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Old 2016-03-07, 22:54   Link #1
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Join Date: Jan 2008
Batteries & Other Energy Storage Technologies.

Spanish company Graphenano claims Graphene
Polymer batteries with triple the energy density of
lithium ion and commercialization by end of 2016:

"Graphenano is a Spanish company based in Yecla (Murcia) and they
have presented their graphene polymer battery that can largely solve
obstacles to the development of the electric car."


Last edited by AnimeFan188; 2019-03-09 at 00:47.
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Old 2016-03-08, 04:20   Link #2
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Location: Athens (GMT+2)
Age: 33
Very interesting, this will help promote electric cars, although power density is not mentioned and should be in the range of 1~3 kW/kg to be at least as competitive as Li-ion batteries (or exceeding 10 kW/kg to compare with supercapacitors and "bacitor" hybrids, especially if they're tackling commonplace devices/handhelds).
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Old 2019-03-09, 00:45   Link #3
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Tesla’s Maxwell Dry Battery and a Five Year Lead on the World:

"Tesla bought Maxwell Technologies for their dry battery technology. Maxwell proved 300
Wh/kg energy density is which 20-40% better than current Tesla batteries. Maxwell has
a path with 15-25% improvement every 2-3 years. This should lead to 500 Wh/kg by
2027. This would give Tesla a 5 year battery lead on the rest of the world."

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Old 2019-12-21, 01:31   Link #4
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Technical breakthrough? Or is IBM just trying to make their stock go up?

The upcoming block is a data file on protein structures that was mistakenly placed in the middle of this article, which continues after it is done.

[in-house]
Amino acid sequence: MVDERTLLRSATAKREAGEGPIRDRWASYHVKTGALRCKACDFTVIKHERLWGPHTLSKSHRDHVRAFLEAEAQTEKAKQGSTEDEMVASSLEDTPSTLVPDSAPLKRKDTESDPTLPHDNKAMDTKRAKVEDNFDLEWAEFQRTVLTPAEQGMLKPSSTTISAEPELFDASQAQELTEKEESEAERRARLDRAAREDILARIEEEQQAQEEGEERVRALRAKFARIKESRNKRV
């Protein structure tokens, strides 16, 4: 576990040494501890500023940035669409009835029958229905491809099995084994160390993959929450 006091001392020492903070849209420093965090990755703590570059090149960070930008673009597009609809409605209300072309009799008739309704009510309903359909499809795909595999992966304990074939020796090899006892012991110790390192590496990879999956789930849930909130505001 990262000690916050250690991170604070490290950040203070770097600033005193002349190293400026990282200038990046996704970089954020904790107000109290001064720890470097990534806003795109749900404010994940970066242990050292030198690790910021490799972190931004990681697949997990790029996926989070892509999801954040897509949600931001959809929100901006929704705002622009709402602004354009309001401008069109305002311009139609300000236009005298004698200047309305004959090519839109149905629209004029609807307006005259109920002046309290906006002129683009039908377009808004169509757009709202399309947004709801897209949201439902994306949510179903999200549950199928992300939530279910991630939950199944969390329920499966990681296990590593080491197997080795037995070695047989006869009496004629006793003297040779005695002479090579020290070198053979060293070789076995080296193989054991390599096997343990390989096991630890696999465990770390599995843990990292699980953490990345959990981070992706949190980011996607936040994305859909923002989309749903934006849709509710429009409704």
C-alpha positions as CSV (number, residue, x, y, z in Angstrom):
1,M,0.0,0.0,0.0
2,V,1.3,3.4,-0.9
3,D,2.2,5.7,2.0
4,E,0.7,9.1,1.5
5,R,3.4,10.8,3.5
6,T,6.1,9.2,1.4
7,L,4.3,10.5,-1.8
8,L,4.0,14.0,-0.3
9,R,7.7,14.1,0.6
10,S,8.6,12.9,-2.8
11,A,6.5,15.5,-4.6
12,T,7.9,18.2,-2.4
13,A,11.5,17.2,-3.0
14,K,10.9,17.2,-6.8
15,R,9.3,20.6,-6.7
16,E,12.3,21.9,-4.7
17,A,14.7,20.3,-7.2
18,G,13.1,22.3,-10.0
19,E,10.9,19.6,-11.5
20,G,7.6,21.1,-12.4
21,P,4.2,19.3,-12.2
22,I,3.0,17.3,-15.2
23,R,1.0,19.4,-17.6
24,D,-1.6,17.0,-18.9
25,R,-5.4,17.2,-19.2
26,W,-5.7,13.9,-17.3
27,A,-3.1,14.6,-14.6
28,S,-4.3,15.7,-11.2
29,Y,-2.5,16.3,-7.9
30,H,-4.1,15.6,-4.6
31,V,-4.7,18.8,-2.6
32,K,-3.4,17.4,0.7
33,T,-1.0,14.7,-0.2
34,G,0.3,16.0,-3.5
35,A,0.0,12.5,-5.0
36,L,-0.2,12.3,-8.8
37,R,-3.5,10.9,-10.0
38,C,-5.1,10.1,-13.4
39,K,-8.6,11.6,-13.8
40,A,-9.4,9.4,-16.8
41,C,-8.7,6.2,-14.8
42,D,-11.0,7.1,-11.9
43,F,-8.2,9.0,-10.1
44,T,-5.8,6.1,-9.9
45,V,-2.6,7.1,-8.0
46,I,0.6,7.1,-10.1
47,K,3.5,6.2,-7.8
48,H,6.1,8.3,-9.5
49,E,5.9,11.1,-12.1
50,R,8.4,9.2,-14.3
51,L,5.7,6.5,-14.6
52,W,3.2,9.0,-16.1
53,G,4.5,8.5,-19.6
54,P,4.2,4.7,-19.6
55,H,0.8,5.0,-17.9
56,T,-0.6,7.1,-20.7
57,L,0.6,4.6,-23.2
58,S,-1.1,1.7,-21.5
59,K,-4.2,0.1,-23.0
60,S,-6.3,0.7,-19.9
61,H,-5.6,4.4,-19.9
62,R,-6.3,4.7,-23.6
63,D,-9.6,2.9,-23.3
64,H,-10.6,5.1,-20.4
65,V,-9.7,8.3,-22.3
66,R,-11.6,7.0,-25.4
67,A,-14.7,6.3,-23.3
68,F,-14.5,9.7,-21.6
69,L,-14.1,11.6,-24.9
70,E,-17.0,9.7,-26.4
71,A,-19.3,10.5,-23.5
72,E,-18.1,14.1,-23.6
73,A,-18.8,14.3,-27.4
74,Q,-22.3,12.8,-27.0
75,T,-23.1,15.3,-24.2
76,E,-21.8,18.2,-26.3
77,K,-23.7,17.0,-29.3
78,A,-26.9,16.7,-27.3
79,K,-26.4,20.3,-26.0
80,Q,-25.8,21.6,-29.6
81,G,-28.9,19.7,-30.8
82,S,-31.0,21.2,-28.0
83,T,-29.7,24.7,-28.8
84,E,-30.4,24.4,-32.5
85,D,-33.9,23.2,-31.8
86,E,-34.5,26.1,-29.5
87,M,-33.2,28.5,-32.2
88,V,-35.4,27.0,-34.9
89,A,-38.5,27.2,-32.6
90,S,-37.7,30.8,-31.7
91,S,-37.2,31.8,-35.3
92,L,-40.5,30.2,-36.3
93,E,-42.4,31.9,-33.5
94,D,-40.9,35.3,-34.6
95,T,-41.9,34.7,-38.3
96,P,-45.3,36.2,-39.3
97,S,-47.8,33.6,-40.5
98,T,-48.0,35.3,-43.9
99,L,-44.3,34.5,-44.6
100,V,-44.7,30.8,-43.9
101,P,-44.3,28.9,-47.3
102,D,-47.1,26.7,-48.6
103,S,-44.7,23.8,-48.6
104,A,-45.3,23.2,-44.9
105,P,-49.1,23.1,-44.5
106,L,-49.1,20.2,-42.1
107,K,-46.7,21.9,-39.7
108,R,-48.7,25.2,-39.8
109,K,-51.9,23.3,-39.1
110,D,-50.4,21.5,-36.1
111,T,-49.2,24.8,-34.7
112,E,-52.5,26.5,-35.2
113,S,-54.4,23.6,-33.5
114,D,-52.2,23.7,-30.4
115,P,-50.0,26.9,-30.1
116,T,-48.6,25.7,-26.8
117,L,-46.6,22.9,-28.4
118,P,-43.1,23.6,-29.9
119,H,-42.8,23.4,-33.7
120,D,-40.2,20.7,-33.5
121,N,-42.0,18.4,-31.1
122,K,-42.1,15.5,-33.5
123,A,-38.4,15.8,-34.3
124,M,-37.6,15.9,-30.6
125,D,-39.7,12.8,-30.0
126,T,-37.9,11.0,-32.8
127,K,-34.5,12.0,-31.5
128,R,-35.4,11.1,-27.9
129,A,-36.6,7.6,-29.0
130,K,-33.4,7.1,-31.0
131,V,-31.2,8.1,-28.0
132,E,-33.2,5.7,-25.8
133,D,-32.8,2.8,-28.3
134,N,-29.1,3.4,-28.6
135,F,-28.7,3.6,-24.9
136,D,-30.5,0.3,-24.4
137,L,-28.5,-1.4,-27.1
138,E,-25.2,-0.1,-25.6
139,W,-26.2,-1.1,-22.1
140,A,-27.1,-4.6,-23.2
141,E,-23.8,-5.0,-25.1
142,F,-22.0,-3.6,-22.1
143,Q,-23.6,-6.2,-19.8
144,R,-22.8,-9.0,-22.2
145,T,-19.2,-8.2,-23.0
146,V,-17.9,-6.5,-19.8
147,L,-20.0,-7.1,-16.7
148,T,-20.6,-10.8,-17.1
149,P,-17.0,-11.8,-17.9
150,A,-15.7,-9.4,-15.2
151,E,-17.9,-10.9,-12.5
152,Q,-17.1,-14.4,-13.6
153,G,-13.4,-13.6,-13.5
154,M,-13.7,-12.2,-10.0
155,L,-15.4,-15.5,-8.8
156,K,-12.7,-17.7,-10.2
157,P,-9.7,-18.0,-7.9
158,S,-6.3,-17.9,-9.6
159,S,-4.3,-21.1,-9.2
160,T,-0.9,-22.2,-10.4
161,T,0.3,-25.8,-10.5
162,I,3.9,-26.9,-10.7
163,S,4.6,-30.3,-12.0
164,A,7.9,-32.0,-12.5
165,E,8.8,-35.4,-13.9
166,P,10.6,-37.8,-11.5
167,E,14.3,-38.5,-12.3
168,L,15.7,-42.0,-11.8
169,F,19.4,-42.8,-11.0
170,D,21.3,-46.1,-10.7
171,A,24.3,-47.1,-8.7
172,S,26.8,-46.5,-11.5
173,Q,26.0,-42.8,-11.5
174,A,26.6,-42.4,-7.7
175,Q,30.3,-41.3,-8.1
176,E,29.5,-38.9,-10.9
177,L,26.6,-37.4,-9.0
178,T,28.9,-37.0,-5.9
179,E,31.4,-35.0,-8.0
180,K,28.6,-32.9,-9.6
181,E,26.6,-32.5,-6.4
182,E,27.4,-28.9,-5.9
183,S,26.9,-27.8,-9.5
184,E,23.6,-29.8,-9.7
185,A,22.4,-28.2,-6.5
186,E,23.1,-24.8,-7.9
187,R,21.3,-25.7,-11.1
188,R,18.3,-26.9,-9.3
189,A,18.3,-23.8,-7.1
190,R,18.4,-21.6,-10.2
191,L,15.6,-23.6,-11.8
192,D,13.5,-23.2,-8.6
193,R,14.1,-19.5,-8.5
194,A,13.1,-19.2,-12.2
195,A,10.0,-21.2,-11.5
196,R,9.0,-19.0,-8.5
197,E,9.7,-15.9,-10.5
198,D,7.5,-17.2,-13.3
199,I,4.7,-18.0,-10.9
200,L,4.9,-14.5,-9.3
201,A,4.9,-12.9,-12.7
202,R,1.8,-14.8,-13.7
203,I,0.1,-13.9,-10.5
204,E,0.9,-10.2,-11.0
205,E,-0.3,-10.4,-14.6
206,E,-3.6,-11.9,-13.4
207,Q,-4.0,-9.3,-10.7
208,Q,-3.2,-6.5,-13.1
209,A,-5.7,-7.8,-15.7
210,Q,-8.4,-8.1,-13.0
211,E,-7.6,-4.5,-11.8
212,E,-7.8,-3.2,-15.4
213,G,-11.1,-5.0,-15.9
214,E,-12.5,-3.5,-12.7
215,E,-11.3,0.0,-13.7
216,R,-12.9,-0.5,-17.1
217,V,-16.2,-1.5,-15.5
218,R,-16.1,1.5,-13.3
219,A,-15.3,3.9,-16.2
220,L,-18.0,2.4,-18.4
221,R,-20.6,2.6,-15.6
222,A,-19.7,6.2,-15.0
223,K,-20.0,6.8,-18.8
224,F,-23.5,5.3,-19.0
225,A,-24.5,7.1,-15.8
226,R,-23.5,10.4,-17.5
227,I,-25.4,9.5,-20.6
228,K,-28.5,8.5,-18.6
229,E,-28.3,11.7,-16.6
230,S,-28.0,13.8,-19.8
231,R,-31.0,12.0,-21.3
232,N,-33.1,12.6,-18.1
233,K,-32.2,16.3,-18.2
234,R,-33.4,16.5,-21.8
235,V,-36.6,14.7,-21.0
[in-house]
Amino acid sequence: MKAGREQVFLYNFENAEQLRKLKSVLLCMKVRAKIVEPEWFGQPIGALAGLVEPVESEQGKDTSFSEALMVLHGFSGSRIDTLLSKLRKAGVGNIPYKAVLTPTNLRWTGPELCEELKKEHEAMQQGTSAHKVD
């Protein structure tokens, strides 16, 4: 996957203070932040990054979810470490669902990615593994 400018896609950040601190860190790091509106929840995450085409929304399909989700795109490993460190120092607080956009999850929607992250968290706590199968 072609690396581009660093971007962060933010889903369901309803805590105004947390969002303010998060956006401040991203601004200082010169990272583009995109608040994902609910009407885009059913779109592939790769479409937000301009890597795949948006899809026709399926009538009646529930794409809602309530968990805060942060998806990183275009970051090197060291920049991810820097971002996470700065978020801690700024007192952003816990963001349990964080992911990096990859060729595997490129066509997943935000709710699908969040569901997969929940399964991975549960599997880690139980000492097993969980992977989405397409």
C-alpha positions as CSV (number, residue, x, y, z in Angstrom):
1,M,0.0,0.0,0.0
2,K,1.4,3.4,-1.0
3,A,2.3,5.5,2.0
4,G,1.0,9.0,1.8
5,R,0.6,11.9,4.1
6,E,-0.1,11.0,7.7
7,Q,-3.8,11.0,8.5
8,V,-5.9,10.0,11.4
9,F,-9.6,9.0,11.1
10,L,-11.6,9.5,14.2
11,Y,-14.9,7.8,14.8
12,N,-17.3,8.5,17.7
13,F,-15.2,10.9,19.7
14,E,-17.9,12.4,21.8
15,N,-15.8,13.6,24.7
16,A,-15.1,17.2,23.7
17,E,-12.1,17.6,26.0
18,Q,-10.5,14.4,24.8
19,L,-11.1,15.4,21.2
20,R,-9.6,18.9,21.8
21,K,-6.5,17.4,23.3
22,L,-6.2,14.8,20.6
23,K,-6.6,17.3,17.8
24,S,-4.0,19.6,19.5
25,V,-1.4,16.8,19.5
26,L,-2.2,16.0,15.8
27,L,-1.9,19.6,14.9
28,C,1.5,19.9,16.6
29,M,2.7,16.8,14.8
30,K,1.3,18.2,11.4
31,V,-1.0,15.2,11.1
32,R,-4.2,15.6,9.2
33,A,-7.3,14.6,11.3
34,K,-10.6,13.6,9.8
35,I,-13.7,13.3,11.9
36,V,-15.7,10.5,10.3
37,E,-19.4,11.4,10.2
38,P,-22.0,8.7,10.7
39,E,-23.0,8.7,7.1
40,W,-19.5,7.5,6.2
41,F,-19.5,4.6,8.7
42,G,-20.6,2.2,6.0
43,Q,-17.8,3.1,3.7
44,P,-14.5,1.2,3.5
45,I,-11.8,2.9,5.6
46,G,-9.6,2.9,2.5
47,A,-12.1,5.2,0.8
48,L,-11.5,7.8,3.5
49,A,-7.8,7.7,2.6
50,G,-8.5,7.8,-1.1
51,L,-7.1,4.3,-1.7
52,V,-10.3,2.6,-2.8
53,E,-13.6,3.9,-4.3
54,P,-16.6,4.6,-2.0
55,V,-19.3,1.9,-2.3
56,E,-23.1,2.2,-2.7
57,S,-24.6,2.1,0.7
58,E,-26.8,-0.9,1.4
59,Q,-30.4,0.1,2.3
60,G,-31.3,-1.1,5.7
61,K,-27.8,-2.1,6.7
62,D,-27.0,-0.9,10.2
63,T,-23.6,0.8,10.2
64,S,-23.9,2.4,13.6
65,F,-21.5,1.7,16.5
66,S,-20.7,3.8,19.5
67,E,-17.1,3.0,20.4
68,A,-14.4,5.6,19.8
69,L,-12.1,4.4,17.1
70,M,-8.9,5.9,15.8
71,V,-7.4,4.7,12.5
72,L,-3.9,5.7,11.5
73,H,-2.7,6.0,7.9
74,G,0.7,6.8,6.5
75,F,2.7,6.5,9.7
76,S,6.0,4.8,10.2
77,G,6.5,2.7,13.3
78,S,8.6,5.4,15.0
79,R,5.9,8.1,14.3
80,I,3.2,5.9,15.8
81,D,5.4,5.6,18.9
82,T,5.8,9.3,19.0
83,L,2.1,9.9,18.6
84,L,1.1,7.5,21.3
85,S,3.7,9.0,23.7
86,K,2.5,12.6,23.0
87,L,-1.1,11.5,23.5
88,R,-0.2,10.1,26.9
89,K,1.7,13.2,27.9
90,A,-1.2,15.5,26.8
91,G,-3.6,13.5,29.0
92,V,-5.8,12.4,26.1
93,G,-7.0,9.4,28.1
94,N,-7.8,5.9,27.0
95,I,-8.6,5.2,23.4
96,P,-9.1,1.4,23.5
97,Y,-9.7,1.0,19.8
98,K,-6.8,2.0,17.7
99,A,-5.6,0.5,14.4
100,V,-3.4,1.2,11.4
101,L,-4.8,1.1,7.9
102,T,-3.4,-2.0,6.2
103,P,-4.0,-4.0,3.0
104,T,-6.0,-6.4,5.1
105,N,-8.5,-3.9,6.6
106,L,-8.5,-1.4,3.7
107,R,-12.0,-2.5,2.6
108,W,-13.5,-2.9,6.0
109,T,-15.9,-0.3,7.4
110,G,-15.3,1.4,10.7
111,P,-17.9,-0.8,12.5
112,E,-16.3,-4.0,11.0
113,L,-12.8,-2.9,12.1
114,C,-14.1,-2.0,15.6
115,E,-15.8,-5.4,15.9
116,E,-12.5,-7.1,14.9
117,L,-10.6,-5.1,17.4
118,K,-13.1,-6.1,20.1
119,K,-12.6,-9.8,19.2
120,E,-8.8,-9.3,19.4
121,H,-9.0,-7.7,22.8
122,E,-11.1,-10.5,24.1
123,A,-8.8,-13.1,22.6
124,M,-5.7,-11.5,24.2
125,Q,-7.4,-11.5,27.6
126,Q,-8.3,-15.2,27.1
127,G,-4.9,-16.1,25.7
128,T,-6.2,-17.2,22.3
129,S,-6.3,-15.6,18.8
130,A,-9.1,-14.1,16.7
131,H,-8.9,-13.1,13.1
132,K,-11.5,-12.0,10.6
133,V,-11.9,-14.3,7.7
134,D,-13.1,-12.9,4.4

IBM Reveals “Staggering” New Battery Tech, Withholds Technical Details:

"IBM lifted the veil this week on a new battery for EVs, consumer devices, and electric
grid storage that it says could be built from minerals and compounds found in seawater.
(By contrast, many present-day batteries must source precious minerals like cobalt from
dangerous and exploitative political regimes.) The battery is also touted as being non-
flammable and able to recharge 80 percent of its capacity in five minutes.

The battery’s specs are, says Donald Sadoway, MIT professor of materials chemistry,
“staggering.” Some details are available in a Dec. 18 blog posted to IBM’s website. Yet,
Sadoway adds, lacking any substantive data on the device, he has “no basis with which
to be able to confirm or deny” the company’s claims."

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Old 2019-12-21, 23:47   Link #5
kari-no-sugata II
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Join Date: Oct 2015
Overblown battery claims are a dime a dozen. Obvious question would be what's the time to market. Many experts reckon we'll see solid state batteries in about 5 years (in actual shipping products), so even if this "breakthrough" is actual real and meaningful against today's technology, there's no guarantee it'll still be better by the time it ships. A common problem.

PS Seems to me that the main limitation on fast charging today is more like how much juice you can supply the car

PPS All manufactures are already working to reduce cobalt, with Tesla reckoned to be well ahead of the pack (might be cobalt free soon, apparently)
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Old 2020-01-15, 23:18   Link #6
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Long-lasting Lithium-Sulfur Battery Promises to Double EV Range:

"By designing a novel robust cathode structure, researchers have now made a
lithium-sulfur battery that can be recharged several hundred times. The cells have an
energy capacity four times that of lithium-ion, which typically holds 150 to 200 watt-
hours per kilogram (Wh/kg). If translatable to commercial devices, it could mean a
battery that powers a phone for five days without needing to recharge, or quadruples
the range of electric cars.